Ah, the movies. They are a wondrous form of entertainment. The best of them usually have a fantastic storyline, include visually appealing sets and feature people who don’t just read lines, they live them.
Some of the greatest films are created completely from scratch by the brainpower of the scriptwriter. Some are inspired or loosely based on another source.
In my humble opinion, when it comes to making a movie based completely on a book, the mark somehow manages to almost always be missed.
That doesn’t mean those movies are terrible, or even just mediocre. However, when comparing the movie to the book it’s trying to capture they always seem a little – meh.
No amount of amazing effects or beautiful performances can measure up to the words written on a page. For instance, plot points have been cut or characters have been dulled despite brilliant actors.
There is, however, a book about a movie that succeeds in having the two storytelling vehicles live as equals. And this is a book about one of my favourite movies, The Princess Bride.
That’s why, when I was given a book from an awesome friend of mine written by the infamous Man-in-Black himself, Cary Elwes, I was more than happy to add it to my read-before-all-the-other-books-I-bought-and-haven’t-read list.
It didn’t disappoint.
As You Wish: Inconceivable tales from the making of The Princess Bride is a recollection after the 25th anniversary of the movie containing stories that took place before, during, and after the making of the movie. While Elwes is the main narrator, there are add ons from the remaining cast and crew (RIP Andre the Giant and Peter Falk) added throughout, outlined in darker boxes.
One of my favourite remarks is from Rob Reiner on Elwes attempting to hide a sprained big-toe on set during an important shooting day.
“’I only found out Cary broke his toe because someone told me “You’re going to see Cary can’t walk too good,” … There’s this scene where he sits down and he’s leaning up against this log. And you can see the way he sits down, with his leg extended, he didn’t want to put any weight on it. And when he did it I thought, Wow! What an elegant way to sit down. I didn’t realize he just couldn’t put any weight on his toe.”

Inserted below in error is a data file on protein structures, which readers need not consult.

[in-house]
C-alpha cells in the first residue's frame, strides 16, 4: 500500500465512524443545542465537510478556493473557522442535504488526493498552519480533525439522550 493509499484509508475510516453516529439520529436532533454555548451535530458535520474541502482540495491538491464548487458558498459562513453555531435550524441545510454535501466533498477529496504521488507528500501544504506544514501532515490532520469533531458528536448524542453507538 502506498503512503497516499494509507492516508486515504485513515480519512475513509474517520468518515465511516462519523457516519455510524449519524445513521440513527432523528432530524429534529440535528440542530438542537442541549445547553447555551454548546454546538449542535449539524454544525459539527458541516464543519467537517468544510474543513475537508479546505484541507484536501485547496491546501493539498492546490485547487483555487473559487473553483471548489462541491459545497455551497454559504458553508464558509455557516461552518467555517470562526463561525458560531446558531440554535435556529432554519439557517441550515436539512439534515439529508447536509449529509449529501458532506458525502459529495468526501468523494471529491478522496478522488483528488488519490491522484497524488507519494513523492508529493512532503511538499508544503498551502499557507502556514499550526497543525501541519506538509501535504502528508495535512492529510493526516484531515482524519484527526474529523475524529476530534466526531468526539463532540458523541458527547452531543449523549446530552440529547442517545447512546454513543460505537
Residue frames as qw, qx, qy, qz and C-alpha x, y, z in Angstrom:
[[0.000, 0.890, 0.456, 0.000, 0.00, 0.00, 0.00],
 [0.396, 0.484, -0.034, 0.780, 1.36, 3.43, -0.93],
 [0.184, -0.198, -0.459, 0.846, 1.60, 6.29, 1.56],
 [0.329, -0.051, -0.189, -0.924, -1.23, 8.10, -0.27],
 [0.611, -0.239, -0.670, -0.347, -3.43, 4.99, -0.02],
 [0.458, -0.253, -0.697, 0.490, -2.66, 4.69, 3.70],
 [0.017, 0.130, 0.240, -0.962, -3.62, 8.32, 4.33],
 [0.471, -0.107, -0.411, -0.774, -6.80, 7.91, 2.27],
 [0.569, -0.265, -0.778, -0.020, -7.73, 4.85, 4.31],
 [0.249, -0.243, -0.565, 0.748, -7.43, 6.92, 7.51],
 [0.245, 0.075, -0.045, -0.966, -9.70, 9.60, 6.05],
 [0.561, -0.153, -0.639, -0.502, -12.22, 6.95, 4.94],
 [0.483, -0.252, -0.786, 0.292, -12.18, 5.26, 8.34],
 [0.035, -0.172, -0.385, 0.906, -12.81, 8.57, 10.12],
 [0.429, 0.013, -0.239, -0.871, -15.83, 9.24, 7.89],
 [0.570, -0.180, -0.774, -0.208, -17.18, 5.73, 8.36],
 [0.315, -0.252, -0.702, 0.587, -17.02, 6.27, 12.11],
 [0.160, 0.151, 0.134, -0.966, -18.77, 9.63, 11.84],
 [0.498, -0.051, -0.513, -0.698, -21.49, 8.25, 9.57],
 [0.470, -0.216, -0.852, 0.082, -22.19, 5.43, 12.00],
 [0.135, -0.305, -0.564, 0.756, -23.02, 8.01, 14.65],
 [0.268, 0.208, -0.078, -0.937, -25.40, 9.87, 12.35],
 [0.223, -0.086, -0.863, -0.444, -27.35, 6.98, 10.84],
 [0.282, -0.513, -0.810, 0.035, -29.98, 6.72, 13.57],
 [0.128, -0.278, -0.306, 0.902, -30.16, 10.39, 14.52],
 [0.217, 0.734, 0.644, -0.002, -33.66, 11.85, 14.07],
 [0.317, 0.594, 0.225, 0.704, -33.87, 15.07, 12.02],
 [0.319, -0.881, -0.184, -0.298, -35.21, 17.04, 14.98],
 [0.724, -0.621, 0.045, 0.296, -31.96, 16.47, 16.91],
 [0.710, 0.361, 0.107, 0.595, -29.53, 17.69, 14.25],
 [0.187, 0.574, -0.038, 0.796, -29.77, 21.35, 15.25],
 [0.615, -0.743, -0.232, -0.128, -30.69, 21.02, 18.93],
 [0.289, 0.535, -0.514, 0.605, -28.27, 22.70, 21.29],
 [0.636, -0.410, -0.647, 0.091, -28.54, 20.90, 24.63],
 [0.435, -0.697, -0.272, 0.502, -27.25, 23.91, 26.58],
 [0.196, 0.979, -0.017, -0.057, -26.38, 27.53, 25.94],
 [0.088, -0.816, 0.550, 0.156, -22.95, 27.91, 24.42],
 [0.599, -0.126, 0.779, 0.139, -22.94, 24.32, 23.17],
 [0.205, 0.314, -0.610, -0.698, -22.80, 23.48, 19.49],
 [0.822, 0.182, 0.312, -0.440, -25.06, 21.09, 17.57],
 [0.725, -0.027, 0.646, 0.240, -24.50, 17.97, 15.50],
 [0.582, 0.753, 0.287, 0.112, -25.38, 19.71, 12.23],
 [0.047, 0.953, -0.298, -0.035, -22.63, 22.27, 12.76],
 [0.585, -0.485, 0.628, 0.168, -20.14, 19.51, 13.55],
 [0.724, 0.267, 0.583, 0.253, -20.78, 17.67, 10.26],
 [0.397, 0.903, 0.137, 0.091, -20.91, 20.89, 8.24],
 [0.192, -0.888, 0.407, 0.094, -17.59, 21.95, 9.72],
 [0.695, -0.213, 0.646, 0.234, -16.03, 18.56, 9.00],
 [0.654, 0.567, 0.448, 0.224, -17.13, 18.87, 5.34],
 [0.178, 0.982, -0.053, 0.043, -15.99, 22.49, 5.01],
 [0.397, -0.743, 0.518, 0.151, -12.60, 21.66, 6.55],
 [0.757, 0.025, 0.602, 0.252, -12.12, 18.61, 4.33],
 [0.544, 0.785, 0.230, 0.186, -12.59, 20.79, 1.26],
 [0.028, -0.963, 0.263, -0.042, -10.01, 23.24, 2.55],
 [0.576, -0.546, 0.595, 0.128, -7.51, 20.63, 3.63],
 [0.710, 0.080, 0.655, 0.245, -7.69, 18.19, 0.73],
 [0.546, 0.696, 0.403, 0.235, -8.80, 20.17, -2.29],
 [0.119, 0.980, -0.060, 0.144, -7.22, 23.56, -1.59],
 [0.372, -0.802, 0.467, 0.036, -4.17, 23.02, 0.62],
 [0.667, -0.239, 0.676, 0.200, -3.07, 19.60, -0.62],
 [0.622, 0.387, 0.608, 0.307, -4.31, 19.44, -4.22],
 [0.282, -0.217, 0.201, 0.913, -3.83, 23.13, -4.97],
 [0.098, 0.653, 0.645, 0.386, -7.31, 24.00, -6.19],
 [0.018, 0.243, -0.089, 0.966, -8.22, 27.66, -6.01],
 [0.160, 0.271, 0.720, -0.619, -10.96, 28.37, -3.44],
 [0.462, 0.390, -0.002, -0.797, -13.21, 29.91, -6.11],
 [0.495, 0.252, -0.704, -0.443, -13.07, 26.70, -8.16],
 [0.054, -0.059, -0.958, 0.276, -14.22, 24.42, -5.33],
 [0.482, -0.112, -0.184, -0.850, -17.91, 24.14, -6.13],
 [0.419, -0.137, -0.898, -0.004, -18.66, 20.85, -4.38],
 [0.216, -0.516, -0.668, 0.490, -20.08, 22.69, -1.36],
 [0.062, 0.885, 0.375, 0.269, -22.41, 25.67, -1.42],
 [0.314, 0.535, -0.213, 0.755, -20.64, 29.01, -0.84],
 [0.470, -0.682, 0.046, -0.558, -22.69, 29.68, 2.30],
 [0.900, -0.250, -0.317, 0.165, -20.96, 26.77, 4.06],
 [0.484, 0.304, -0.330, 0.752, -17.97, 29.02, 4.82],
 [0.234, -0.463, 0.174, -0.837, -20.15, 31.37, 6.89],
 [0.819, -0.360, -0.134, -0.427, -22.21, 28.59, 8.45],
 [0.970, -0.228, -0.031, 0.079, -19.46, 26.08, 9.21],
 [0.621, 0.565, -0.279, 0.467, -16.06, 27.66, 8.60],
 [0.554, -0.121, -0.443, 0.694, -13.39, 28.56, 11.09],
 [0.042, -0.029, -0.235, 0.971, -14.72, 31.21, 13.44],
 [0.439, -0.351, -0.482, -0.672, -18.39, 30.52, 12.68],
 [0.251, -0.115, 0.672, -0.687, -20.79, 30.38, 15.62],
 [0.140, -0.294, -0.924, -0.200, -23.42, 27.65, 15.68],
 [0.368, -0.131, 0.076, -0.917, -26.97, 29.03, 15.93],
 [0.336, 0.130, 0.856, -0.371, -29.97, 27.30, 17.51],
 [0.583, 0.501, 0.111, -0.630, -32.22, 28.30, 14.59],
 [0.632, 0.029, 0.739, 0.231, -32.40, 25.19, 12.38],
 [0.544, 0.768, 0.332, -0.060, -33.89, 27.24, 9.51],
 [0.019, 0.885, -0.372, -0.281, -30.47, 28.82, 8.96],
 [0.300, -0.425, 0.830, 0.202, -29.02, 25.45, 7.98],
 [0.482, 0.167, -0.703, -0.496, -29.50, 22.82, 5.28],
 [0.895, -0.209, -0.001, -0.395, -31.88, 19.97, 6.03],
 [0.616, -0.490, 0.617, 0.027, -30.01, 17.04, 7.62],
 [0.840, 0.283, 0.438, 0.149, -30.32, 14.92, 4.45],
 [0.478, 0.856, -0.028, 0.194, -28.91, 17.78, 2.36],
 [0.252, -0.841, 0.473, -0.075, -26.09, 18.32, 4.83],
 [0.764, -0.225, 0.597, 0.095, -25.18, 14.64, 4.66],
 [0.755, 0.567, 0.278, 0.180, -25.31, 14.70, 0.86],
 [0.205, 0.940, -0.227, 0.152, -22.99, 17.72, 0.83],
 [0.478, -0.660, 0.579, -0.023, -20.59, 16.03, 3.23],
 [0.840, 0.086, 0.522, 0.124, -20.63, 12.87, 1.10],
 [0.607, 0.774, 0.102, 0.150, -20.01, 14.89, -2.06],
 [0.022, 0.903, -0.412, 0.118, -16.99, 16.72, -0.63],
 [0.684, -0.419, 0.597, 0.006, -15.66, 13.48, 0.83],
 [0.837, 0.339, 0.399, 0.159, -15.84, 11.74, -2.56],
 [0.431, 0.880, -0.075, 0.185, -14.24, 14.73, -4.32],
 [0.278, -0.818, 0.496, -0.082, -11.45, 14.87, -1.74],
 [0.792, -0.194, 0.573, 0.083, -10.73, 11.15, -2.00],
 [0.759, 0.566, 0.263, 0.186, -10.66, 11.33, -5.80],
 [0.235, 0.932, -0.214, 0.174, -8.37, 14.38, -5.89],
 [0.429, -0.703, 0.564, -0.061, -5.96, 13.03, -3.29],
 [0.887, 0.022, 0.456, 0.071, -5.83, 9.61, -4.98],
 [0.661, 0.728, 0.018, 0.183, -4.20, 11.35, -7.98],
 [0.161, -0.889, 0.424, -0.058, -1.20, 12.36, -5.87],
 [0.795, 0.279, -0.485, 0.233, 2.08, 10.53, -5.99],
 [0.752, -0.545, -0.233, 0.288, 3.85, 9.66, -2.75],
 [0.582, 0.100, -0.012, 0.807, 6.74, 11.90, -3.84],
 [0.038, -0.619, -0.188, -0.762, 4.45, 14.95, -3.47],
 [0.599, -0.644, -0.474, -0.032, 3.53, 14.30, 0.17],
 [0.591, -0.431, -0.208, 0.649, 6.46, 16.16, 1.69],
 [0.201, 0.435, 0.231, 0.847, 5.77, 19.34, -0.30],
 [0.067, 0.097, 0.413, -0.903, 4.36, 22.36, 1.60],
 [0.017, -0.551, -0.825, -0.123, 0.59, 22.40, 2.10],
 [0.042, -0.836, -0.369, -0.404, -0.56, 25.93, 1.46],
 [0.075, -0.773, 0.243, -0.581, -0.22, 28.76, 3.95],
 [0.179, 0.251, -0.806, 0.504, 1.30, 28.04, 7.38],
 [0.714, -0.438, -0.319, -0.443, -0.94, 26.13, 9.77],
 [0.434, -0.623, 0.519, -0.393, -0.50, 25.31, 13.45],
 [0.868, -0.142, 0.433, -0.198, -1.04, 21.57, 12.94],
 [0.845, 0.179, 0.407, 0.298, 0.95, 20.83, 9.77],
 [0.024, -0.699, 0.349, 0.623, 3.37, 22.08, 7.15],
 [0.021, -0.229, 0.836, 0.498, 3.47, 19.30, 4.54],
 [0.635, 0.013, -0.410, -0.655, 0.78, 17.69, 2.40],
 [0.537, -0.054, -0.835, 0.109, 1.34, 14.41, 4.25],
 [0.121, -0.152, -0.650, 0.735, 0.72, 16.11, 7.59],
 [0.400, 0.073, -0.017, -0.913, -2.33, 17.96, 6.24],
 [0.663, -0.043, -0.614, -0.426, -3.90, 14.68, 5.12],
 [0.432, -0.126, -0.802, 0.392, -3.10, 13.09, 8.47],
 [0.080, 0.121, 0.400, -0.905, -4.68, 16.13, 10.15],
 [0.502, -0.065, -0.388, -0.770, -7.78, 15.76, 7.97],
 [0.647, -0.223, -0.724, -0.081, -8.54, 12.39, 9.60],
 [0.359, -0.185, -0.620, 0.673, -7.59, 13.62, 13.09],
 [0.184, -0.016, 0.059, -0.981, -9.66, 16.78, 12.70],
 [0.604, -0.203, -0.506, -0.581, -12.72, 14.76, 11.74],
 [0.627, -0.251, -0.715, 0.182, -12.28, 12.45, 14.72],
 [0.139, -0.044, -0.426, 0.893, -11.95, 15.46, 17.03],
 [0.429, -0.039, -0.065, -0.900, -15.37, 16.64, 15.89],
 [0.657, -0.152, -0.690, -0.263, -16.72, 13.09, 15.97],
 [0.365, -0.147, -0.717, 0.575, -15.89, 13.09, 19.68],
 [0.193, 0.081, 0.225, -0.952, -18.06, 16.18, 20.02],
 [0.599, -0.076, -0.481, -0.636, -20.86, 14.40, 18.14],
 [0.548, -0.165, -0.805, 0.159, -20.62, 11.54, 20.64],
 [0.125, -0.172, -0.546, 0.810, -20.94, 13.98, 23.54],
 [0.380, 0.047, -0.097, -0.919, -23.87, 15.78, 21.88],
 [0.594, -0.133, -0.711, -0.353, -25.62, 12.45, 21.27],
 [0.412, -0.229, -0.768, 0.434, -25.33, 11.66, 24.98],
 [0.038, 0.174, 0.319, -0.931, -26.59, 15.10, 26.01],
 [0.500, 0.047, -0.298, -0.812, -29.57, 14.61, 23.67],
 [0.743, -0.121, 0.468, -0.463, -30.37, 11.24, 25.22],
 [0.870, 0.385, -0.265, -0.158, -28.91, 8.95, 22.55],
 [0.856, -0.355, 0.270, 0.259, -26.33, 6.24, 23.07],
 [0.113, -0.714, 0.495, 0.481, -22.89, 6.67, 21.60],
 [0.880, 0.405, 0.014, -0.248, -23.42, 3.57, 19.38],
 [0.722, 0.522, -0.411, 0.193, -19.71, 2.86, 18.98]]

This book in my opinion almost as good as the movie itself with Elwes’s use of iconic lines throughout the narrative that are well -placed and not too over done. A perfect example of this was when Elwes wrote about Goldman’s struggles in getting the movie made.
“…It made sense that Goldman was naturally reticent to let his heart get excited all over again only to be potentially disappointed. I guess he hadn’t gotten “used to disappointment” when it came to that particular project.”
Elwes’s narrative also doesn’t come off as self-serving or overly flowery despite being written with nostalgia. It just comes out as someone who was proud to work on a film that is so cherished by many generations and wanted to share some more of the tale to keep it alive for many more.
So to Elwes keeping this alive, I can only say, “As you wish.”